Obama began the forum at UM by saying that after the anti-American violence that killed the American ambassador to Libya, his administration's goal is to make sure that American embassies are safe and to bring the people responsible to justice.
The president also addressed the issue of deportations, which have risen during his tenure in the White House.
“We will continue to make sure that how we enforce is done as fairly and justly as possible. But until we have a law in place that provides a pathway to legalization and to citizenship for the folks in question, we’re going to continue to be bound by the law, and that’s a challenge," he concluded.
After his forum Wednesday evening, Republican candidate Romney made a pitch to Hispanic voters at a rally in Miami.
"This party is the natural home for Hispanic Americans because this is the party of opportunity and hope," Romney told the crowd.
The Republican nominee referred again to a video of Obama made in 1998. Obama, then an Illinois state senator, said he believed in income redistribution, "at least to a certain level to make sure everybody's got a shot."
“There are people who believe that you can create a stronger economy and a brighter future if you take from some people and give to other people,” Romney said. “Other places that have tried that haven’t done so well. That is not a philosophy that’s ever been tried here. We’re not going to have it here. We’re going to get America back to having free people pursuing their dreams in a free country!"
Going into Thursday's presidential visit, the Obama For America campaign released a statement saying despite what Romney said in South Florida, his plan is to "redistribute hard-earned middle class income to those at the top."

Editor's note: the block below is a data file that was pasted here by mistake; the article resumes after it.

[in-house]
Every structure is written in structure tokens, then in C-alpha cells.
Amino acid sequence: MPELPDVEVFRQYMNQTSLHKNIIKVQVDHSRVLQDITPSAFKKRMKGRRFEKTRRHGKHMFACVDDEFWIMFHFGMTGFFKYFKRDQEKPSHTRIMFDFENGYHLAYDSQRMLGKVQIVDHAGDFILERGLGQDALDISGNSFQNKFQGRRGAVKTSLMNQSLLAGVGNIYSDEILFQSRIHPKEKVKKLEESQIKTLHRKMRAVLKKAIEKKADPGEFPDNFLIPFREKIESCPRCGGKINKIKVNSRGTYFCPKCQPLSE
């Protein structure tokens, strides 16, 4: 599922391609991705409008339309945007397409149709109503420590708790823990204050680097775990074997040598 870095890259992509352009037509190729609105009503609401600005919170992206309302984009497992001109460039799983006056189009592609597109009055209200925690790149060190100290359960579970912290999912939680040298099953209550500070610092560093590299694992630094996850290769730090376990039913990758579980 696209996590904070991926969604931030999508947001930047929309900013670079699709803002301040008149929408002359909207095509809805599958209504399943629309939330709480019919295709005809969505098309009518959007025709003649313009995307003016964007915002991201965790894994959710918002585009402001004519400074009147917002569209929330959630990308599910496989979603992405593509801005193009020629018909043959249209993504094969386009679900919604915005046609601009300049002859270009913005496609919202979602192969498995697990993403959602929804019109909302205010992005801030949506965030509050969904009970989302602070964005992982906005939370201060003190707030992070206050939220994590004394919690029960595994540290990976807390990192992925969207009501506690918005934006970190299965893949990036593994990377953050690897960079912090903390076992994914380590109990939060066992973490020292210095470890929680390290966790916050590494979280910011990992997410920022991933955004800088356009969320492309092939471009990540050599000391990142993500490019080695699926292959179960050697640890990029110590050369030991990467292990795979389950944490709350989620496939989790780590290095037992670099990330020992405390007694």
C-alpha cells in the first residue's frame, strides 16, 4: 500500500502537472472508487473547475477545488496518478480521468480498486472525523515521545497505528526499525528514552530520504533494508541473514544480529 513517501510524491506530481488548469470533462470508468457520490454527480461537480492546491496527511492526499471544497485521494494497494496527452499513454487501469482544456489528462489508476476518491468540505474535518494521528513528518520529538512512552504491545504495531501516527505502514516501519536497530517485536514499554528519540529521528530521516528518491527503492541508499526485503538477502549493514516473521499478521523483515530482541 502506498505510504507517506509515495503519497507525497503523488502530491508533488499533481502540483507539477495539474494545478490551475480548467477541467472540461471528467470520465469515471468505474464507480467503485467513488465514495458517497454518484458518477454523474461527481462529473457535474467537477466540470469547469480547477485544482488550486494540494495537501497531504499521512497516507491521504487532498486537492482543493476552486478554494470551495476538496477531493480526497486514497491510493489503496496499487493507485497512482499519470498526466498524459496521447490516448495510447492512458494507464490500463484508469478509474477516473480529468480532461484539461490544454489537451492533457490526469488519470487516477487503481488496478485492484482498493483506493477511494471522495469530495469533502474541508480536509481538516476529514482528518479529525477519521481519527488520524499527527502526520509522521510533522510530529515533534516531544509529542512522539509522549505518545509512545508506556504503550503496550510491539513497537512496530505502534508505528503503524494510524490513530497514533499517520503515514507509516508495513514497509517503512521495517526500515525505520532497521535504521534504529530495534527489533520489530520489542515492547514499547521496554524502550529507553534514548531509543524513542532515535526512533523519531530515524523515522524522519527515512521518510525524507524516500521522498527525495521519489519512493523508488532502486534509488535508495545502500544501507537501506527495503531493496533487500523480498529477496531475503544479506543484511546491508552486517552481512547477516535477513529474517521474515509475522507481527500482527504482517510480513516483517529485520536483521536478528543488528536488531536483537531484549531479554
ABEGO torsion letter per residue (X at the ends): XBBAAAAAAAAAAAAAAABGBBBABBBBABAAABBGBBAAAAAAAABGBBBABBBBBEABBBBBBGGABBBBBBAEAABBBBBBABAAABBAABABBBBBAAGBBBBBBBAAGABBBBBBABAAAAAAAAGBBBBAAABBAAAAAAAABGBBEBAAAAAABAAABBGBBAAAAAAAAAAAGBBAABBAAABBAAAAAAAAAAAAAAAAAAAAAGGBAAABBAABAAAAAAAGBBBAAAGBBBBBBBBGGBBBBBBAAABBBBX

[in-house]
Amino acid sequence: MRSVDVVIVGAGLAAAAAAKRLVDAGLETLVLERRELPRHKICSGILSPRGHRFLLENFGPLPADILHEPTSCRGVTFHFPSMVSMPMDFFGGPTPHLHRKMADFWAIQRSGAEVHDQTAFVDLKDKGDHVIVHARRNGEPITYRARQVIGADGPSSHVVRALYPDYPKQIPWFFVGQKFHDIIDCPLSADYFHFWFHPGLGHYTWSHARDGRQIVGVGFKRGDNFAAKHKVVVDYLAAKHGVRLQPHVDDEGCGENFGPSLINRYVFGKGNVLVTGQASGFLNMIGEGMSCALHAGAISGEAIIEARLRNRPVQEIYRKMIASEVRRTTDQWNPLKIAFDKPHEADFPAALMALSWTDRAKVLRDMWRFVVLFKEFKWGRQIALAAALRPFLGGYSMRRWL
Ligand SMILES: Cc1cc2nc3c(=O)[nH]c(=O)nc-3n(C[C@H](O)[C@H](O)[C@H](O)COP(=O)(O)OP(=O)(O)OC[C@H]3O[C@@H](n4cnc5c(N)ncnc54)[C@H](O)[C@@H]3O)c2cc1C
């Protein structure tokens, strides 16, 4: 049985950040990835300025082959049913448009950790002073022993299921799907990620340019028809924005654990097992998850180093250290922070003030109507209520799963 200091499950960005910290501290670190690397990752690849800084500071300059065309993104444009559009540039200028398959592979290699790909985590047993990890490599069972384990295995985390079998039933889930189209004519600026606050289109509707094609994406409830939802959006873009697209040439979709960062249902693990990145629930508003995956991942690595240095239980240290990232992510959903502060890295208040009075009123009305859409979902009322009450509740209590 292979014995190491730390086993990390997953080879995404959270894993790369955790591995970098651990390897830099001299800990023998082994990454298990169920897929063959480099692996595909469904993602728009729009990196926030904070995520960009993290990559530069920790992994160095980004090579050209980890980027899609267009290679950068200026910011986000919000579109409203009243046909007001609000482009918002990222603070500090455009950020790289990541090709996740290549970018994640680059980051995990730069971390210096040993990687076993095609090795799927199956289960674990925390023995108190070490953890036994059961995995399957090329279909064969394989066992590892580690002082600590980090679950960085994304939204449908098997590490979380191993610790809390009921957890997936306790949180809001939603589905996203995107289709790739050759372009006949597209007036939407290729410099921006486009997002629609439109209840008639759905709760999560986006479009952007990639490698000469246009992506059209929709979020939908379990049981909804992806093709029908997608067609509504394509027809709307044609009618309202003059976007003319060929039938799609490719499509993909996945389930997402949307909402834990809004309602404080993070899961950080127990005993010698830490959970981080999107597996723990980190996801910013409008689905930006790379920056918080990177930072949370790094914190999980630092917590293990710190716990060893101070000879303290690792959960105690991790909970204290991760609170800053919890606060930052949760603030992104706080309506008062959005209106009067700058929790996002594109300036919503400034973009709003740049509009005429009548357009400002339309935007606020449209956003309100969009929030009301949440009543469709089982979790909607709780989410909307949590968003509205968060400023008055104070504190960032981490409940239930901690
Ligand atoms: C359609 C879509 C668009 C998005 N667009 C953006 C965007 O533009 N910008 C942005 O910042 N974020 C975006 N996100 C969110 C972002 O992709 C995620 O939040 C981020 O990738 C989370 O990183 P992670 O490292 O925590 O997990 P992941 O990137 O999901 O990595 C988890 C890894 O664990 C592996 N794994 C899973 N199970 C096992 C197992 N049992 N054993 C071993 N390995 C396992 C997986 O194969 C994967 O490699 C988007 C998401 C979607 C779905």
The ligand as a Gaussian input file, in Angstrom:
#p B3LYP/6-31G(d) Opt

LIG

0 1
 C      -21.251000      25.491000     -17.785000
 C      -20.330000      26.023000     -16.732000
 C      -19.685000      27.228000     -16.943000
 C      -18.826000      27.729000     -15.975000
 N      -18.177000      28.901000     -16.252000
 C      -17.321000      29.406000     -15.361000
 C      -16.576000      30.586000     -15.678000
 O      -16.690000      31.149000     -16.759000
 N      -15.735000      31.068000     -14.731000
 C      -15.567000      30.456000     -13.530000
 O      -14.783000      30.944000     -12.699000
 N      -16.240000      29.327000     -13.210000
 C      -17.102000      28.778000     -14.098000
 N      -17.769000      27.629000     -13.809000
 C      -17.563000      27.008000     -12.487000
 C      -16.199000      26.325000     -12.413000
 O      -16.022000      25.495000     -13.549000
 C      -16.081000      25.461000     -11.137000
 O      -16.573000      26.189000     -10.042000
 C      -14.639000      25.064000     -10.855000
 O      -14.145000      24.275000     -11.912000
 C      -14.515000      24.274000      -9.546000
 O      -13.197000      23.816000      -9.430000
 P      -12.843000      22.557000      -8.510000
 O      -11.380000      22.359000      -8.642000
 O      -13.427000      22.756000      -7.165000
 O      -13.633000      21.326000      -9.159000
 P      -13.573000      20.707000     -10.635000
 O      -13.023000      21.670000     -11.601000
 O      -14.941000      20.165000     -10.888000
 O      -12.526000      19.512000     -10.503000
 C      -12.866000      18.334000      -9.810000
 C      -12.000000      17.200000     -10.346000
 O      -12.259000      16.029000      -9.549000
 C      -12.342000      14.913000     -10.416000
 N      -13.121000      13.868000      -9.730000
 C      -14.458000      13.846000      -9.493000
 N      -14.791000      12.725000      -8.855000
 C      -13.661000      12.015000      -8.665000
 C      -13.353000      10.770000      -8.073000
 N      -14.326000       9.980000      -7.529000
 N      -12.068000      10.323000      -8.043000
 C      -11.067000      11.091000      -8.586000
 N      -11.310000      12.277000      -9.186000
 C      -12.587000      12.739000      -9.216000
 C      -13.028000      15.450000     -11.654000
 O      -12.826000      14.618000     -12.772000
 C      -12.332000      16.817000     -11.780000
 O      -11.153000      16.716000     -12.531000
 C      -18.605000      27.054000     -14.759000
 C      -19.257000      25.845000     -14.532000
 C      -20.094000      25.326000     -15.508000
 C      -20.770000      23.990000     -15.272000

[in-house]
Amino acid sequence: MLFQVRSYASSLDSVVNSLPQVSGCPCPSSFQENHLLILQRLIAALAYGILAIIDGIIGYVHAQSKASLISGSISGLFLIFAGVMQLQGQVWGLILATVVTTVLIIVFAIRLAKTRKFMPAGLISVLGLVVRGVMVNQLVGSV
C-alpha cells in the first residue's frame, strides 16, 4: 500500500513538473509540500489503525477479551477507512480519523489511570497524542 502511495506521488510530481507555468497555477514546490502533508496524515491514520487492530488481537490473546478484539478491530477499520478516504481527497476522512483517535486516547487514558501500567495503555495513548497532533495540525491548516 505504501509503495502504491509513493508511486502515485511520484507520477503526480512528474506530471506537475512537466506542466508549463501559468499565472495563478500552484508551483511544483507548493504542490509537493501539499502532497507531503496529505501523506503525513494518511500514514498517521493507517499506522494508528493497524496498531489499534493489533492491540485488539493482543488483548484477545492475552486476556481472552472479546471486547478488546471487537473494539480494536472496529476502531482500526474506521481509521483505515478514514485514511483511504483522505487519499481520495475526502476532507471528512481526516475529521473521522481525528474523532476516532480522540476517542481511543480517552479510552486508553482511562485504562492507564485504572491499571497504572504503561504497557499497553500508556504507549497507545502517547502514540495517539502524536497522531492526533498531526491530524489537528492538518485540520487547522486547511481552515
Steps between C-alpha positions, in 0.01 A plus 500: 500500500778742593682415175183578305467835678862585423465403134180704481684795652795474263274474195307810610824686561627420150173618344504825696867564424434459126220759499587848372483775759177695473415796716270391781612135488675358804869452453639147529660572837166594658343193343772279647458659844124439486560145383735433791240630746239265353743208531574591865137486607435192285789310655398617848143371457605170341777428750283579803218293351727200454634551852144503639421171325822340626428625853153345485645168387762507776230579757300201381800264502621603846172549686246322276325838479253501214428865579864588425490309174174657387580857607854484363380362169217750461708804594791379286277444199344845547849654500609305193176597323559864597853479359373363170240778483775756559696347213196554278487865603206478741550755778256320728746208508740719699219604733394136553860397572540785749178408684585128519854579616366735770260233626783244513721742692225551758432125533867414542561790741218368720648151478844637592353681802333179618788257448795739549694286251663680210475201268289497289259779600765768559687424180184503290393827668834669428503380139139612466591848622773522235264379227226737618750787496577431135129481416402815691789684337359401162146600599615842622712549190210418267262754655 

At the Univision event, Obama was asked why he didn't issue his executive order before the 2012 campaign. He pointed out that he was winning the Latino vote before he took the action.
He said he issued the order because of young people he met across the country.
“If you heard their stories there’s no way that you would think that it’s fair or just to have them suffering under a cloud of deportation," he said.
While discussing his failures, Obama also said that not being able to change the tone in Washington is disappointing – though he said he has faced Republican opposition since the day he took office.
“The most important lesson I’ve learned is that you can’t change Washington from the inside, you can only change it from the outside. That’s how I got elected, and that’s how the big accomplishments, like health care, got done, was because we mobilized the American people to speak out," Obama said. "That’s how we were able to cut taxes for middle-class families. So something that I’d really like to concentrate on in my second term is being in a much more constant conversation with the American people so they can put pressure on Congress to help move some of these issues forward."